Book review: Art reunites brother and sister in touching family memoir

Siblings Joan Boxall and Steve Corcoran grew up in Vancouver. After Steve was diagnosed as a paranoid schizophrenic, they drifted apart. This is the story of how they reconnected through art.

Joan Boxall's brother Steve Corcoran had schizophrenia. PNG

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Drawbridge: Drawing Alongside My Brother’s Schizophrenia

By Joan Boxall, Illustrations by Stephen A. Corcoran (Caitlin Press, Halfmoon Bay 2019)

$24.95 | 183pp

Joan Boxall and her brother Steve Corcoran grew up together in Vancouver. Joan went on to train as a teacher, marry and pursue her career. Steve briefly studied art and tried to emulate the satirical genius of Mad Magazine, hanging out on the edges of the city’s emerging counter culture. However, his life soon spiralled out of control and he was diagnosed as a paranoid schizophrenic.

Joan and Steve drifted apart over the years. Drawbridge is the story of how they reconnected in the last years of Steve’s life, largely through sharing the process of learning how to make art together.

Like the collages that Boxall describes, her book is an artfully arranged pattern of layered elements — her memories of family life, her years of puzzled estrangement from her brother, and the alchemical process of making art that allowed the siblings to come to a kind of mutual regard.

You do not need to be an uncritical supporter of medical model psychiatry to find this memoir powerful. Whether or not you share some of this reviewer’s skepticism about the medical model, Boxall’s narrative will move you and make you reflect on issues of love, intimacy and loss in your own family. (It is helpful in this regard to recall the brilliant headline that appeared in an early edition of the newspaper of the Vancouver Mental Patients’ Association — The Myth of Mental Illness and the Reality of Feeling Horrible.)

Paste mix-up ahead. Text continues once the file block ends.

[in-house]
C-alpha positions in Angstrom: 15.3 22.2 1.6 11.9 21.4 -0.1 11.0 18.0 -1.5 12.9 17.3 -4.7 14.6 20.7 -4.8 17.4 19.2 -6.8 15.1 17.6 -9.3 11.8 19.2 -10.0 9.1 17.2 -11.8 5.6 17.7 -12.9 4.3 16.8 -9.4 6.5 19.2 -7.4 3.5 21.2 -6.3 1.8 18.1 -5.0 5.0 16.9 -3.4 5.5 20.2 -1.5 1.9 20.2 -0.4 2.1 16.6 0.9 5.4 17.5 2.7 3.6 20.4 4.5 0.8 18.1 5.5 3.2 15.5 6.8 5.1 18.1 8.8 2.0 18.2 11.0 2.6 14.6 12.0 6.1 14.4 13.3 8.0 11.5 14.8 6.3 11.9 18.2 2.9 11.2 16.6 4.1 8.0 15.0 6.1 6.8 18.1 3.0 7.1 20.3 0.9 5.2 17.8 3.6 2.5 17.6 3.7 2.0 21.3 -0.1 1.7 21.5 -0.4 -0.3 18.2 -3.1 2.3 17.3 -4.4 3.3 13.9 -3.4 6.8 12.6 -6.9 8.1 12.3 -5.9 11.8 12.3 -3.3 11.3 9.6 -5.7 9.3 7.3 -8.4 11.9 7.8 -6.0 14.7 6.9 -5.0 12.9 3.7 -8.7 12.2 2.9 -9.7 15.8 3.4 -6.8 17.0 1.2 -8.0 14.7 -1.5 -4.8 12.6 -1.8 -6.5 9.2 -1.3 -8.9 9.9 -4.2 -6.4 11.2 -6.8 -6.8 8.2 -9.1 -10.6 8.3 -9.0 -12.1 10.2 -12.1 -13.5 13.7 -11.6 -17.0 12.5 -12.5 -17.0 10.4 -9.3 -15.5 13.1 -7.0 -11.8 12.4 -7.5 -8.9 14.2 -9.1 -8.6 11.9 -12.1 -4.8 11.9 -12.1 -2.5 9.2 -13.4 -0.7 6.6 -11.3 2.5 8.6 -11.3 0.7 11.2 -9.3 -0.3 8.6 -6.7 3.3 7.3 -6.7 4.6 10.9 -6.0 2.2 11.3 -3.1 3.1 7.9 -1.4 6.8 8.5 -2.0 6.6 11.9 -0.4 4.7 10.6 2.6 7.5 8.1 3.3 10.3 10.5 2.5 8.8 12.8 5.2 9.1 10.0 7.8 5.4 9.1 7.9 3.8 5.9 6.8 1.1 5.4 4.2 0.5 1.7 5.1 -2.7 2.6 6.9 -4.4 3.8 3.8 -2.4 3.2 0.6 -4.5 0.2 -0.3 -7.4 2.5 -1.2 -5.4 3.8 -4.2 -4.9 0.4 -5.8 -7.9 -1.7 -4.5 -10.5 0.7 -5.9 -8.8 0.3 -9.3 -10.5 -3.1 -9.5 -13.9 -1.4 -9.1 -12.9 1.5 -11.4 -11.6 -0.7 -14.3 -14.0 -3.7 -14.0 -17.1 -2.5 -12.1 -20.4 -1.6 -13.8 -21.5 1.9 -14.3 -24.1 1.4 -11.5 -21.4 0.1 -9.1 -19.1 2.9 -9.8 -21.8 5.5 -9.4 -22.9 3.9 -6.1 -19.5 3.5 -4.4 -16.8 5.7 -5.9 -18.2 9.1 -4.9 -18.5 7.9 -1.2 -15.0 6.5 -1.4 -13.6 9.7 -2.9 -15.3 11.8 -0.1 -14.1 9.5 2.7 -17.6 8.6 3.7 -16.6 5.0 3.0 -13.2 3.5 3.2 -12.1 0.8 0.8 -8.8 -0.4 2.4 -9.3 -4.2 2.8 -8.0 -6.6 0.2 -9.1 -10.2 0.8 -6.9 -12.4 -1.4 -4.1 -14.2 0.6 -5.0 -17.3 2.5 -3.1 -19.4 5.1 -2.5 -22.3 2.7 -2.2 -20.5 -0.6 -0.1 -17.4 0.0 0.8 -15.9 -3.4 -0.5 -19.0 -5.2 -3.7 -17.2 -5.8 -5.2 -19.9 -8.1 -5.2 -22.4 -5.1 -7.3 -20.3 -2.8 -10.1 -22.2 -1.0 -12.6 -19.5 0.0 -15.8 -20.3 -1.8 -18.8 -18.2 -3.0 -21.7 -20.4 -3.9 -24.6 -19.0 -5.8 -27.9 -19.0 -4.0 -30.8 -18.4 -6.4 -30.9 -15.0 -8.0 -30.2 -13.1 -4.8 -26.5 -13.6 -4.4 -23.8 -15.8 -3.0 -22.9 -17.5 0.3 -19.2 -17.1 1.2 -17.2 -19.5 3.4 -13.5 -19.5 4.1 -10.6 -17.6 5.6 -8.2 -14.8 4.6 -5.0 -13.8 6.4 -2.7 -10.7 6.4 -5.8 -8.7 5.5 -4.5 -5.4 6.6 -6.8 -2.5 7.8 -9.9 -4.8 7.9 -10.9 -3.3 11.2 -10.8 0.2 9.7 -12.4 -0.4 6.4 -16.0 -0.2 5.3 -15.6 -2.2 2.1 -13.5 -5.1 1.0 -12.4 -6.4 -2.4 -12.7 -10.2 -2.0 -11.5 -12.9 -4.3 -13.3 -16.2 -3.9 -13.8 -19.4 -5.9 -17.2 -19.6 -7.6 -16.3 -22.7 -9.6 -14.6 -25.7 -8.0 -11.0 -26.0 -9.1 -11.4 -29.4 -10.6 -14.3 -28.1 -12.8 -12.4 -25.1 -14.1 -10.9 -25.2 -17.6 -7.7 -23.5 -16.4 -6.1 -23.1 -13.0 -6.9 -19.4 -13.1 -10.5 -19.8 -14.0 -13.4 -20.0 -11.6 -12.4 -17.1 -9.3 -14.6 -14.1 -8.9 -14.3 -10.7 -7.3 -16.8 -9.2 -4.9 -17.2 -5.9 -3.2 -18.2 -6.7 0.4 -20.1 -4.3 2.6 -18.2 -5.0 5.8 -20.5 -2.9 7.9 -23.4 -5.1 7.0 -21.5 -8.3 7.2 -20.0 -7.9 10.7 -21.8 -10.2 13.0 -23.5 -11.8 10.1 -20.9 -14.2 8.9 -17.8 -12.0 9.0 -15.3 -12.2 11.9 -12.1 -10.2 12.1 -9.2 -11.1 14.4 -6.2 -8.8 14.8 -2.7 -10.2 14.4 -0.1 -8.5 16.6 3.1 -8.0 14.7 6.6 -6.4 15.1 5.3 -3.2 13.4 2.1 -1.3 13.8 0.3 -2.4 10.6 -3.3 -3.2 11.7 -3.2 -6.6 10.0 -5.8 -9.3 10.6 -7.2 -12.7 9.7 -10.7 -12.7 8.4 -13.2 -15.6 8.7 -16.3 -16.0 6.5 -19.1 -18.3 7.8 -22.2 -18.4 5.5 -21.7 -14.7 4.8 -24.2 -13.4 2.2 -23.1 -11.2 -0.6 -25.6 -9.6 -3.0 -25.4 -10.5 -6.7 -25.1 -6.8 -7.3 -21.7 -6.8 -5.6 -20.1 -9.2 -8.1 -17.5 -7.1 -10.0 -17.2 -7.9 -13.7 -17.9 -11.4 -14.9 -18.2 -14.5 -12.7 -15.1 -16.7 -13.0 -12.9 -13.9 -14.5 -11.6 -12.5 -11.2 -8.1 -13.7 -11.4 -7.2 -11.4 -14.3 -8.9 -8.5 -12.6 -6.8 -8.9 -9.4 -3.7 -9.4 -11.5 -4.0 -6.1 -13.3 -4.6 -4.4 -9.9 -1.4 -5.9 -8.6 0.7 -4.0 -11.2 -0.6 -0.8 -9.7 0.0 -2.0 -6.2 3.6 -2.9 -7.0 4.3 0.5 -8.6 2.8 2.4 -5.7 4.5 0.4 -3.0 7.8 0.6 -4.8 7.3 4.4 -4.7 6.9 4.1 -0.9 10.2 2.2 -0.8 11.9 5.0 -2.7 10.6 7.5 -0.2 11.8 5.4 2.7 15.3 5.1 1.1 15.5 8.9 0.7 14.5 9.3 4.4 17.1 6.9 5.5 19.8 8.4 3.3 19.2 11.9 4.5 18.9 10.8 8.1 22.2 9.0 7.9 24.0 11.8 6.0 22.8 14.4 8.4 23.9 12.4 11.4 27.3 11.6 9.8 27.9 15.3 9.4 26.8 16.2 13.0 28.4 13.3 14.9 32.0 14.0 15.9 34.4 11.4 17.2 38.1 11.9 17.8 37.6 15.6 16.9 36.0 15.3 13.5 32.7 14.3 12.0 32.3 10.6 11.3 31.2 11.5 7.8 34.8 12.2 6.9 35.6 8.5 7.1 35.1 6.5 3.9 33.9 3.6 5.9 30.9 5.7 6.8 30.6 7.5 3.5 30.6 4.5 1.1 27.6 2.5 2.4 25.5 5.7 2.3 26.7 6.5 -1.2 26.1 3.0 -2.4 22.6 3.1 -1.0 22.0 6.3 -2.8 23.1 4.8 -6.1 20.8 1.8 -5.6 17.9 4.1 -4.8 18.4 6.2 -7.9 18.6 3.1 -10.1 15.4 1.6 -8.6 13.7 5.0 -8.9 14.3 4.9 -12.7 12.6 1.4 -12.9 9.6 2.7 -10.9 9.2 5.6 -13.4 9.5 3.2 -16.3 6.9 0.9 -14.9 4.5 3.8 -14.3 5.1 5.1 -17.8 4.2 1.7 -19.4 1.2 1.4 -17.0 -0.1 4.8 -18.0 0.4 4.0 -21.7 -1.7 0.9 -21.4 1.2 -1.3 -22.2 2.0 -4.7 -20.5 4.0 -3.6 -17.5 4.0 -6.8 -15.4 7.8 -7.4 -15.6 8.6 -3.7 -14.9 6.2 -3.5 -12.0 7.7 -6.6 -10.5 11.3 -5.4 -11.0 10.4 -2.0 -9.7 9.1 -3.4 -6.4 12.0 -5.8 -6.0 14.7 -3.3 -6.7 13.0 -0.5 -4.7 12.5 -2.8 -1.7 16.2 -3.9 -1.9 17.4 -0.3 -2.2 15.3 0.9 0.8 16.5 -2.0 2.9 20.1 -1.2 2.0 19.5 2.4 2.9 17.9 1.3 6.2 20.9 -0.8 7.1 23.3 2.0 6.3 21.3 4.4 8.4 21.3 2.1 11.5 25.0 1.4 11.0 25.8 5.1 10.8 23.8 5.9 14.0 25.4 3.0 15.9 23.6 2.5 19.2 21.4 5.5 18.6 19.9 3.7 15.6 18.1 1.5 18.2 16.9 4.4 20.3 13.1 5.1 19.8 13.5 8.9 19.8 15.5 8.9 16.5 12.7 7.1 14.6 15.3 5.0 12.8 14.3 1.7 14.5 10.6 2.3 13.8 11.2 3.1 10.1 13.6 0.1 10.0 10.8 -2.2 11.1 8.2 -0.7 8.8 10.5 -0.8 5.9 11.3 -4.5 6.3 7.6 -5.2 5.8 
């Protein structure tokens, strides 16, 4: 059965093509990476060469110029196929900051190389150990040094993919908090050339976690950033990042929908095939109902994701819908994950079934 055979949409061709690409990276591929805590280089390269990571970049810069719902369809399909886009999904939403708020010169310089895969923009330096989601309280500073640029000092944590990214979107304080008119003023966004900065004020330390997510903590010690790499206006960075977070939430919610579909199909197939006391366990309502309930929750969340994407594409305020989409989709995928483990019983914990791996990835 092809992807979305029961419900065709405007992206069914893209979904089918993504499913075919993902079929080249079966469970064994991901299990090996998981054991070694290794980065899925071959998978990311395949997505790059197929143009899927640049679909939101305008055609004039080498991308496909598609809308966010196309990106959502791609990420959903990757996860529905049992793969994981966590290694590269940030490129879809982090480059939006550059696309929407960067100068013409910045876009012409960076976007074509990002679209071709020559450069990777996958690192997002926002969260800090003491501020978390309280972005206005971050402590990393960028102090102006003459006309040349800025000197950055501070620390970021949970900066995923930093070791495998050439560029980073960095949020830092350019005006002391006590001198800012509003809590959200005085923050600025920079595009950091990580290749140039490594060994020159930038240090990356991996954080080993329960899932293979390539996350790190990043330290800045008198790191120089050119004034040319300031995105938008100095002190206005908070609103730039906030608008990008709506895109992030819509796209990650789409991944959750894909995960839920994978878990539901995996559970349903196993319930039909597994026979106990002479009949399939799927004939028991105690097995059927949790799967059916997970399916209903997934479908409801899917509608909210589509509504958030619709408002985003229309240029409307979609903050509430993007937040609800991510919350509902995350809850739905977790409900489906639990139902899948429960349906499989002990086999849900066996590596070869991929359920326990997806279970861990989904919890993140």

Joan Boxall. PNG

This is the author’s first book, but she is an accomplished magazine journalist, and the quality of her prose reflects that experience. She is not tempted to flatten the painful realities of her brother’s life with pity or romance. She tries valiantly to tell the truth in all its complexity, and provides memorable portrait of the brother she lost and then found again, as well as unsparing snapshots of the uncomfortable family dynamics among her and her other siblings as they try to cope with Steve’s hoarding, squalid living conditions and often erratic communication style.

This is a love story for adults, without any simple resolution or cheap redemption. It is illustrated with beautiful colour plates of Steve Corcoran’s art. Boxall’s text is a valuable complement to the artwork.

This book is a loving tribute to Steve Corcoran, as is the memorial award in his name established by his sister at the Emily Carr University of Art+Design.

• Tom Sandborn lives and writes in Vancouver. He welcomes feedback and story tips at


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